Monday, 25 August 2014

Count Magnus in the Frame

Art by Paul Lowe

Chatting recently (via trend social media) with celebrated ghost story author Steve Duffy, we touched upon the various adaptations of M.R. James stories. 'Count Magnus' was mentioned, as a story that has not been filmed despite being very popular. Most admirers of MRJ would put it in their top ten, if not top five.

One possibility is that the framing narrative causes problems. As you may recall, the papers of Mr. Wraxall fall into the nameless narrator's hands after a house he inherits is torn down. Thus we know from the the start that the story is happening at two removes - it's a story on the page for a person in a story on the page. As a framing device it's fine, but it might be a bit tricky on screen.

Or would it? Because the essence of the story is the excessive and arbitrary nature of the Count's violence. We know that, when he was alive, he dealt out brutal punishments to fractious peasants 'with no sparing hand'. We discover that in death he exacts an appalling toll upon two poachers in his woods. One is driven mad by witnessing he fate of the man who is killed by having... Well, if you haven't read the story I won't spoil it. Heh heh heh.

Where was I? Oh, yes, the only reasonable view is that Mr. Wraxall falls foul of the Count simply because - like the poachers - he shows insufficient respect for an old-school aristocrat. The English tourist is rather flippant about Magnus, calling him a rascal and so forth. This is enough to trigger what is essentially a kind of wild hunt across northern Europe, with Wraxall as the prey.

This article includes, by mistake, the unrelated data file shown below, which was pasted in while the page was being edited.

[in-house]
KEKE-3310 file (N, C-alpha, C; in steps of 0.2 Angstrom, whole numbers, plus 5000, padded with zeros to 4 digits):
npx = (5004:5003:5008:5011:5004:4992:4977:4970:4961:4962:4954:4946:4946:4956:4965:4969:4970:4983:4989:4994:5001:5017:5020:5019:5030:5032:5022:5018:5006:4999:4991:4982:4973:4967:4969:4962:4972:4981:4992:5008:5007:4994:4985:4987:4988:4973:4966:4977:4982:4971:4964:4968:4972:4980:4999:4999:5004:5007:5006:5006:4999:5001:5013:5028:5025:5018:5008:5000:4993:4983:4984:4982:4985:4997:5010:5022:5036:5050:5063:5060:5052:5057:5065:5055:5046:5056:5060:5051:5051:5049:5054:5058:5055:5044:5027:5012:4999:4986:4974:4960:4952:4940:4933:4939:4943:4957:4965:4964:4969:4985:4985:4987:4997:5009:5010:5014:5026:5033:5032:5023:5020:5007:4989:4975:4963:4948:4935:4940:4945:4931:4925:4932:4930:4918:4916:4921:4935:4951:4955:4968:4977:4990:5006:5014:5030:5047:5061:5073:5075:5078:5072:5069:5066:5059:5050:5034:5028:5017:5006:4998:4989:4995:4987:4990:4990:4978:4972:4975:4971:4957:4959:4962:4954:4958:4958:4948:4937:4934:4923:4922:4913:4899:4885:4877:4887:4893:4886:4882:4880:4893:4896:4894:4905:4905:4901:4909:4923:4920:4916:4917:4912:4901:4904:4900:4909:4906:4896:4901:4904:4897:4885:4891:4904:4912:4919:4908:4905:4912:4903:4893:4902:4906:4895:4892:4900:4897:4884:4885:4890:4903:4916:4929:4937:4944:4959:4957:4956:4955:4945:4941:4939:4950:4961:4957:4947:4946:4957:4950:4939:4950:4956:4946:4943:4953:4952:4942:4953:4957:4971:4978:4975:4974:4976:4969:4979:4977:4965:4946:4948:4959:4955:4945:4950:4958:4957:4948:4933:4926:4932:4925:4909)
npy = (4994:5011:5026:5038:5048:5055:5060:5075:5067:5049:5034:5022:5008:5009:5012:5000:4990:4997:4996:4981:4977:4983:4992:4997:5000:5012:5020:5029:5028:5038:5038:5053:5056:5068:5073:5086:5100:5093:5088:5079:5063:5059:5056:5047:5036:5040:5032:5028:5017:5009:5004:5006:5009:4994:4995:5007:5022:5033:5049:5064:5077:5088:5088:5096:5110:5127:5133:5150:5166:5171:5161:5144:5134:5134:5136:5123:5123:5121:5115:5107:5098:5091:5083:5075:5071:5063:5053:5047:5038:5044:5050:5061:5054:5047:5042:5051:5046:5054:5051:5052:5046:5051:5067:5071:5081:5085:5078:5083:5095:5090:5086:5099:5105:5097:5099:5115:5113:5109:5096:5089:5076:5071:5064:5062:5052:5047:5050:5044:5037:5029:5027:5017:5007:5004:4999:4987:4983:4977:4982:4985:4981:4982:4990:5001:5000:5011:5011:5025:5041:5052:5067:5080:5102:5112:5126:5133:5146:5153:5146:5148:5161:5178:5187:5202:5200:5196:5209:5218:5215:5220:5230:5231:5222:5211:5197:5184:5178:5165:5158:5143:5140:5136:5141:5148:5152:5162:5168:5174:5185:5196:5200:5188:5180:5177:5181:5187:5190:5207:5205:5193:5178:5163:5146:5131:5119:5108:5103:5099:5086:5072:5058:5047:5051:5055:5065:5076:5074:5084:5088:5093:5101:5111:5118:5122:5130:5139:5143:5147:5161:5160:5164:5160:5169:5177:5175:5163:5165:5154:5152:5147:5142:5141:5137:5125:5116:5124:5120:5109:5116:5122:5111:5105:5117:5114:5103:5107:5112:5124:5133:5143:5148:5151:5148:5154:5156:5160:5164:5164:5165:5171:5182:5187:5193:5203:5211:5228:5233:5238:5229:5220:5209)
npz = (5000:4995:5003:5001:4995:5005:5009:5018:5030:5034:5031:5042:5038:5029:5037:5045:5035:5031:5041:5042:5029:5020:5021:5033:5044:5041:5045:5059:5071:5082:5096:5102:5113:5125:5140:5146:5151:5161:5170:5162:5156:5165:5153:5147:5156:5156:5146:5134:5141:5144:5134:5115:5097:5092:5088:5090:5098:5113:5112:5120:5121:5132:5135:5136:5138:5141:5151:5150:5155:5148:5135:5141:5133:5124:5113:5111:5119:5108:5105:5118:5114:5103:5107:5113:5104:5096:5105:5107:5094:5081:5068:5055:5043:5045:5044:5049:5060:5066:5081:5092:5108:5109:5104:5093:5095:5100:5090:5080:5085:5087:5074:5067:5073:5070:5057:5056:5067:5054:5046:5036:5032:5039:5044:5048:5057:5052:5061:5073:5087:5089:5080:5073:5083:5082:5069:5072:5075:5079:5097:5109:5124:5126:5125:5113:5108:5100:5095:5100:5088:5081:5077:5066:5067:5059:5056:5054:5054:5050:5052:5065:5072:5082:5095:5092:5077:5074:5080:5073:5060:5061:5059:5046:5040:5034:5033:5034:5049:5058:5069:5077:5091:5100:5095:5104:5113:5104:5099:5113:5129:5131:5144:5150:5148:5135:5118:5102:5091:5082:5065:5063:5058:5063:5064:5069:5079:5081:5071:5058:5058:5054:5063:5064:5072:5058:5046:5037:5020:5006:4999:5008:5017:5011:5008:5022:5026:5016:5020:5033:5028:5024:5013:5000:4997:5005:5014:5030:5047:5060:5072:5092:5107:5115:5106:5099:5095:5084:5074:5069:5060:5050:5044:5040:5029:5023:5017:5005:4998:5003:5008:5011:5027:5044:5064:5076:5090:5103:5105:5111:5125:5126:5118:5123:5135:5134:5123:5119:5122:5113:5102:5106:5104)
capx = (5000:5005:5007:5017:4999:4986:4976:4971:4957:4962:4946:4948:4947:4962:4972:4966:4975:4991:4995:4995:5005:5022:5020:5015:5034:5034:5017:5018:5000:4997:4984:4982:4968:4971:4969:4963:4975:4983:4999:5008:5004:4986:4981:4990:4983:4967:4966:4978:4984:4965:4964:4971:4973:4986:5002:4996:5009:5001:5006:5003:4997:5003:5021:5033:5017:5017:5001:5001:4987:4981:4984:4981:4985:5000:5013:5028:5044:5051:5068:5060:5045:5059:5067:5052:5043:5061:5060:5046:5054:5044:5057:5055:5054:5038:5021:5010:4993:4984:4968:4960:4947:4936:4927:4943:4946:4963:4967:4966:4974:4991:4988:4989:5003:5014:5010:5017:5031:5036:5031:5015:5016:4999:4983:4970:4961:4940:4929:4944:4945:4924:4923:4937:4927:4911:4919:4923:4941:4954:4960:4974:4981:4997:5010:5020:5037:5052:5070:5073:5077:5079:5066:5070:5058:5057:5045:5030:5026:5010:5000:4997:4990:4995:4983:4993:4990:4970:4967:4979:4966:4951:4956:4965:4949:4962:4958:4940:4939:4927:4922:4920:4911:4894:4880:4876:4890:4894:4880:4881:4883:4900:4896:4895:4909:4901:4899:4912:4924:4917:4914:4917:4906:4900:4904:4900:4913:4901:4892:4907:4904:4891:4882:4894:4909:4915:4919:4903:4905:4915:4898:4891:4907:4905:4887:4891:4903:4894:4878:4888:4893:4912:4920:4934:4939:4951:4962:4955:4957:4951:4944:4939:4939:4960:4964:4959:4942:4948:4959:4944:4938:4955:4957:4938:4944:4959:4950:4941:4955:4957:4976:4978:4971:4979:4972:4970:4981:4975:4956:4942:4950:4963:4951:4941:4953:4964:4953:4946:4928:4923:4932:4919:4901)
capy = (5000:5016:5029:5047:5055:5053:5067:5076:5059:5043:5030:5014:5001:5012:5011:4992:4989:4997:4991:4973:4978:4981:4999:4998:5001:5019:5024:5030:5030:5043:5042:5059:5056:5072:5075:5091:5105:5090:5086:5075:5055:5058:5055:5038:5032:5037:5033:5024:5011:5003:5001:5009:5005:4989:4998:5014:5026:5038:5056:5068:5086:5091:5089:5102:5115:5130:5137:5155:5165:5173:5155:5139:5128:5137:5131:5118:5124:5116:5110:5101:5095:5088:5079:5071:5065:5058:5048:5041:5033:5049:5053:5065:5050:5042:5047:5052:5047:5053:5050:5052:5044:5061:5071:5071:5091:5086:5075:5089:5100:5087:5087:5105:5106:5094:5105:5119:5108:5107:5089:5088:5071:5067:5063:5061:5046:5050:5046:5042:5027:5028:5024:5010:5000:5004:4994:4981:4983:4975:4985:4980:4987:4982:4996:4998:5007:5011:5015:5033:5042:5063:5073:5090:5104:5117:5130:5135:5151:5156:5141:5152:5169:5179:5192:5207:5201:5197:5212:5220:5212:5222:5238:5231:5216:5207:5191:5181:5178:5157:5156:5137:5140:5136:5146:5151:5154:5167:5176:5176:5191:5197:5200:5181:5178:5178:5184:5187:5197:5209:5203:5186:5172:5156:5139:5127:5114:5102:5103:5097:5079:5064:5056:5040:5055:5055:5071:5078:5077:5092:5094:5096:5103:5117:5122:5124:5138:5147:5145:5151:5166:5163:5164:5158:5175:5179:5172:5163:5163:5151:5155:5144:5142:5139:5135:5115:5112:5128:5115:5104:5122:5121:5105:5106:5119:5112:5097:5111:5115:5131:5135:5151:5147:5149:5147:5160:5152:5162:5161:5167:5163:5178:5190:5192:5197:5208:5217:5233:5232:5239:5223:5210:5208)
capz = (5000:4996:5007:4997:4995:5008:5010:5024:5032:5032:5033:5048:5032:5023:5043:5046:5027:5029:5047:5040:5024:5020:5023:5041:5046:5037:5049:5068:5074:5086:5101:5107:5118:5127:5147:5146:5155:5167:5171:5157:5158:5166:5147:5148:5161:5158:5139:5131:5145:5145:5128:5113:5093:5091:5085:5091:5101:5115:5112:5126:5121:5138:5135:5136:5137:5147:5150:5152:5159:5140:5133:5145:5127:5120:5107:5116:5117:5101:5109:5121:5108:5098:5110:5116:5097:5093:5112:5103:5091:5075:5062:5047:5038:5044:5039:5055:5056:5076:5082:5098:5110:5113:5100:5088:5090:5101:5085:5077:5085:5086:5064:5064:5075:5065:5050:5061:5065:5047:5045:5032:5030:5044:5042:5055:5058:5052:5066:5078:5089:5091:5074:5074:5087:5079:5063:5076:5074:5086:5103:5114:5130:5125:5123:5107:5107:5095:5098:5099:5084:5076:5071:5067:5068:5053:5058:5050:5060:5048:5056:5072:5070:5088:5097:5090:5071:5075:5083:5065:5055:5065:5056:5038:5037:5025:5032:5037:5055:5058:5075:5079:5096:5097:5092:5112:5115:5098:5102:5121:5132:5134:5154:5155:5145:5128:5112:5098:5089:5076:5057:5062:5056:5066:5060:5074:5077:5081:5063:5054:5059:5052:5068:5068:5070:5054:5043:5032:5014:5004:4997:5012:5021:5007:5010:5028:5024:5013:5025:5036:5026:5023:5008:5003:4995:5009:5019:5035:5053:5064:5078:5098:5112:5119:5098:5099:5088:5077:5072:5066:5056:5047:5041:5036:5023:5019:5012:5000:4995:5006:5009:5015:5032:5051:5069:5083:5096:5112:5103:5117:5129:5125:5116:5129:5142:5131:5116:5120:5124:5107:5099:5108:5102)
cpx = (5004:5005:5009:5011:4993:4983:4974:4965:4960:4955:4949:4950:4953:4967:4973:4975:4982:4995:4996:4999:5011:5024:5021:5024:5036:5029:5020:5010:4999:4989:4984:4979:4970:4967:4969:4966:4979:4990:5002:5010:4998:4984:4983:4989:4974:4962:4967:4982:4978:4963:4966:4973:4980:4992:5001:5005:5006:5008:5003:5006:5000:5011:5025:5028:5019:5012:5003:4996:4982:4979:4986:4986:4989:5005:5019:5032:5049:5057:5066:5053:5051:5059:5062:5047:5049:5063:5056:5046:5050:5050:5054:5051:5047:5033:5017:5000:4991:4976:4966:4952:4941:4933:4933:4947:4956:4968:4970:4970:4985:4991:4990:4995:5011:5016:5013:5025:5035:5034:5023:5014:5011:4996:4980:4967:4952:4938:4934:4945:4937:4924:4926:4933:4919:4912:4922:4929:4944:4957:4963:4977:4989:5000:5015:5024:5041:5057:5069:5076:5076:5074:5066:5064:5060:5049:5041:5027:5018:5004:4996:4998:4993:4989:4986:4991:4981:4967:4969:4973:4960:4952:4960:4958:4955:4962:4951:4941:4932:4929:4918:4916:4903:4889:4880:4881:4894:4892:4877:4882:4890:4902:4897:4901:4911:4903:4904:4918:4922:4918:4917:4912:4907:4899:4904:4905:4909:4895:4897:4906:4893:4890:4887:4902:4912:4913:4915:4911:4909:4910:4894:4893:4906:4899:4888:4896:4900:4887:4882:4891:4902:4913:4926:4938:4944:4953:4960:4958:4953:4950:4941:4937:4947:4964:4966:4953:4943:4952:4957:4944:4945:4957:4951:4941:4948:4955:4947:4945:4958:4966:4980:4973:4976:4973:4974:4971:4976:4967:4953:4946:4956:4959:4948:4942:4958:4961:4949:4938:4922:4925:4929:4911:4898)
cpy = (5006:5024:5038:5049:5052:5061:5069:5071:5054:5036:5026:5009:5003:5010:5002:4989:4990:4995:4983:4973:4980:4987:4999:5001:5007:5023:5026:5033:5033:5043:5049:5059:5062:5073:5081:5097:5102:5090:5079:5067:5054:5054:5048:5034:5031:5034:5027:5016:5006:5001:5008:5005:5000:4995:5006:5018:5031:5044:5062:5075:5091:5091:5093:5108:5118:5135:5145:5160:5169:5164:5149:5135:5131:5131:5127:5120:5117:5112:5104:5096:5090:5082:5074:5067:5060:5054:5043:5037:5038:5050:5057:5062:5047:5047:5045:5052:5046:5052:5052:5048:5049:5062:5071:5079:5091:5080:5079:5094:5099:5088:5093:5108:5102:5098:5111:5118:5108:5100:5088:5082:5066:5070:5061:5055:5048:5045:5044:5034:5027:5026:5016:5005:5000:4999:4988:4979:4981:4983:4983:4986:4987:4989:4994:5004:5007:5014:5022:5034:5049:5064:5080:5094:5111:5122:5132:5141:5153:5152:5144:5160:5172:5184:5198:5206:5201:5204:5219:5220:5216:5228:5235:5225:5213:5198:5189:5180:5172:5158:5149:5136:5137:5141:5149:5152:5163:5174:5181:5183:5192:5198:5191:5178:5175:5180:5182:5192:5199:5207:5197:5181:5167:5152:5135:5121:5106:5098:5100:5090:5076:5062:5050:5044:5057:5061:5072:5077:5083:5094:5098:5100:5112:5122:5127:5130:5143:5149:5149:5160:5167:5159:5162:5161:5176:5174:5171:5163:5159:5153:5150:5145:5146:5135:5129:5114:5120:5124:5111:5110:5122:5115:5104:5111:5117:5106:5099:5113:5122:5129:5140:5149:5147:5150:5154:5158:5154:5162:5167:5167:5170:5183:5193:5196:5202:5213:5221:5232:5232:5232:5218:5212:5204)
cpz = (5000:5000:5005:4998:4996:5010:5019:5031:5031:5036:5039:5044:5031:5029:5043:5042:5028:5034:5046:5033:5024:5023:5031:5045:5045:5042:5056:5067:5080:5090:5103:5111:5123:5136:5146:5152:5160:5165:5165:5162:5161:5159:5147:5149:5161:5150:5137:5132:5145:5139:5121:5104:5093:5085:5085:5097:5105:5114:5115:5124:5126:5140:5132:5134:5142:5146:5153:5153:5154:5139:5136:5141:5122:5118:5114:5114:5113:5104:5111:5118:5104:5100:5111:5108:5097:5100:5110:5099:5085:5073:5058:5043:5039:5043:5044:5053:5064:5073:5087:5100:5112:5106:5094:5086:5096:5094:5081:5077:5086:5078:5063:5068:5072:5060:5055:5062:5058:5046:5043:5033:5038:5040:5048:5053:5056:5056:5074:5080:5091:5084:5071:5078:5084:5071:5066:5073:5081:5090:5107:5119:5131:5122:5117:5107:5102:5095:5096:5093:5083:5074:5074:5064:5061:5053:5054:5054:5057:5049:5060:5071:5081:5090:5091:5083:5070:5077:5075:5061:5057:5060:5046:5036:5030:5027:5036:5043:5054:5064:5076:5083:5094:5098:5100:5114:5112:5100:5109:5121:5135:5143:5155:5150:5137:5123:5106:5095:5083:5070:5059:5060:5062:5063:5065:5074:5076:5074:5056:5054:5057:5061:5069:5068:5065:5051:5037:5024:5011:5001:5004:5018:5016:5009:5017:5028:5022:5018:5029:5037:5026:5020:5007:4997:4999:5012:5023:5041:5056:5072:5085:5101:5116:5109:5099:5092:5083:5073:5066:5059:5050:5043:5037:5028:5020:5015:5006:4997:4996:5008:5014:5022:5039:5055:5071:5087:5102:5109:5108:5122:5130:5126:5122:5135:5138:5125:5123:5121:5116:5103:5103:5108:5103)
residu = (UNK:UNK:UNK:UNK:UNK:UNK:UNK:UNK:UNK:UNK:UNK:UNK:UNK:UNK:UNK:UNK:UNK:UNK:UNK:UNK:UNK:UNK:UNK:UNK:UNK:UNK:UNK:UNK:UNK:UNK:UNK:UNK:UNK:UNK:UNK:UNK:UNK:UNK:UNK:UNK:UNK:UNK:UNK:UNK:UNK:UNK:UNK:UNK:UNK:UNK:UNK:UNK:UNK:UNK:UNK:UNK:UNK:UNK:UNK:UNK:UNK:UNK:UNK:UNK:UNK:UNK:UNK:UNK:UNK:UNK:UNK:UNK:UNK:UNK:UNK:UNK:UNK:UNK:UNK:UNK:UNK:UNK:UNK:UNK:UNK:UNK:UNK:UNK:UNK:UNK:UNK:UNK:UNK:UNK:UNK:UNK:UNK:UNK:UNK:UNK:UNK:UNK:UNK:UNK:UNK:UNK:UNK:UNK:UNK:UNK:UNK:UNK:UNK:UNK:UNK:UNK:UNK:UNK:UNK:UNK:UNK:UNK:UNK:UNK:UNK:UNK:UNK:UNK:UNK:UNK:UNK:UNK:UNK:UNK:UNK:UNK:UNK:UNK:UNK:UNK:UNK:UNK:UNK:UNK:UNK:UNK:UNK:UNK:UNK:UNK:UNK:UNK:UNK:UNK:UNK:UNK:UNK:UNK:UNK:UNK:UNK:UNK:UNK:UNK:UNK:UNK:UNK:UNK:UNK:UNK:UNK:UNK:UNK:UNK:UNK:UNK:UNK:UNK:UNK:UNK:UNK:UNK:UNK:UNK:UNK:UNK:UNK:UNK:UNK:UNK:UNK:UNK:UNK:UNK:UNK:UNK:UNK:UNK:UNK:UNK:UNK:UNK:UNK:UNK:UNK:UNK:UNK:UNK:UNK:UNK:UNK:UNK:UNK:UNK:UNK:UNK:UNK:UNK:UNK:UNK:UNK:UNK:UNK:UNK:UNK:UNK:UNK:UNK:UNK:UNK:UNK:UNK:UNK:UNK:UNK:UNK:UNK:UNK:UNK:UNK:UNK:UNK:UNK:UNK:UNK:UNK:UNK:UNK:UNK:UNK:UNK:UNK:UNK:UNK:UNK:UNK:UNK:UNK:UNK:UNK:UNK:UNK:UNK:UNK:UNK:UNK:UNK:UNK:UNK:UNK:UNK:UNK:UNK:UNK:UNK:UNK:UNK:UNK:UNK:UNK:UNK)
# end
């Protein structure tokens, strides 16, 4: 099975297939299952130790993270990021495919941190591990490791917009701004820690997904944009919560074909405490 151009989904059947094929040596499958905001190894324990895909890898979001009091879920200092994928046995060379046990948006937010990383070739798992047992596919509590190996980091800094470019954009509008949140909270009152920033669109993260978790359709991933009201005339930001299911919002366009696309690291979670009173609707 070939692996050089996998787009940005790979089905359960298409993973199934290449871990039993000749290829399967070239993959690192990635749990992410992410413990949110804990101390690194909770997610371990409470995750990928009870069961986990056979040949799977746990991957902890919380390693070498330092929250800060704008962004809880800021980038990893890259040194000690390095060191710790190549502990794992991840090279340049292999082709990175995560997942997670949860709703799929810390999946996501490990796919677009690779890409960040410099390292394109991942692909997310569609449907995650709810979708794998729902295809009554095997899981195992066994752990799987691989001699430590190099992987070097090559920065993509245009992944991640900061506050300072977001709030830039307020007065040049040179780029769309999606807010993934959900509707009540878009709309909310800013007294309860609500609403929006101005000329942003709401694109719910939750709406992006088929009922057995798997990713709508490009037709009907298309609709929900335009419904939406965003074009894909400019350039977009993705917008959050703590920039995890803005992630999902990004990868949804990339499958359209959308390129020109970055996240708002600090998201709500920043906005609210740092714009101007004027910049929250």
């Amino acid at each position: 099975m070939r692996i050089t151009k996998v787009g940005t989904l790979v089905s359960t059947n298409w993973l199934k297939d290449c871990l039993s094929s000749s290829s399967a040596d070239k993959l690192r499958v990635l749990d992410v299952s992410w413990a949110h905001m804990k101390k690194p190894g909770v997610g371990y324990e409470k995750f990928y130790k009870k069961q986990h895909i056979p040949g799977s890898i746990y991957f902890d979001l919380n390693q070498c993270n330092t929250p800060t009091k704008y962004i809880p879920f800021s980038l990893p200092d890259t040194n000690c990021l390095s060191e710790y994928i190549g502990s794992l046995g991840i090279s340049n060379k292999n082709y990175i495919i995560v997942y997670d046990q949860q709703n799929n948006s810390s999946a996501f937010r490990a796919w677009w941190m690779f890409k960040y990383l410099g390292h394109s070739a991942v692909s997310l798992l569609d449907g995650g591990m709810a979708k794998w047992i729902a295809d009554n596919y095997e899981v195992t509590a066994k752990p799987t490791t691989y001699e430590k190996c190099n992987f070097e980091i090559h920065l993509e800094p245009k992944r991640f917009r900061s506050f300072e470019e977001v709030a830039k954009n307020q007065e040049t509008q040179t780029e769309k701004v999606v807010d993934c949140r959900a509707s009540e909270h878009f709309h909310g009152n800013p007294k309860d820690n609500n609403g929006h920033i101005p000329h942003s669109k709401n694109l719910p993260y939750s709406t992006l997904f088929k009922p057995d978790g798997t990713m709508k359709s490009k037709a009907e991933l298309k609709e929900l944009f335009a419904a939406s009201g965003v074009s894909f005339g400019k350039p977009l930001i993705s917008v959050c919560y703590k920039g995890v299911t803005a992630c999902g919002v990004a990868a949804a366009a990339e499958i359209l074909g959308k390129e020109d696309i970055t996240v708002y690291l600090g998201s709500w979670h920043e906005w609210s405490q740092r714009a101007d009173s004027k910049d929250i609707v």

Getting back to our putative adaptation, what might work is simply this. Narrator chappie is presented with MS found in demolished house. Produces it in front of friend(s) and reads it to him/them. Asks 'What do you think?' A sensible chap remarks that it's a load of nonsense - of course a long-dead Swedish count couldn't do such things. 'Count Magnus is at best a heap of old bones, dear fellow - and has been for centuries!'

Woops. Cue closing shot of sceptical chap exiting onto night-bound street, at the end of which we see the profiles of a tall, cloaked figure and a much smaller companion. Perhaps a quick flash of tentacle, give the punters what they want.

Well, that's my take on it. If anyone called Spielberg wants me, I'll be in the bath.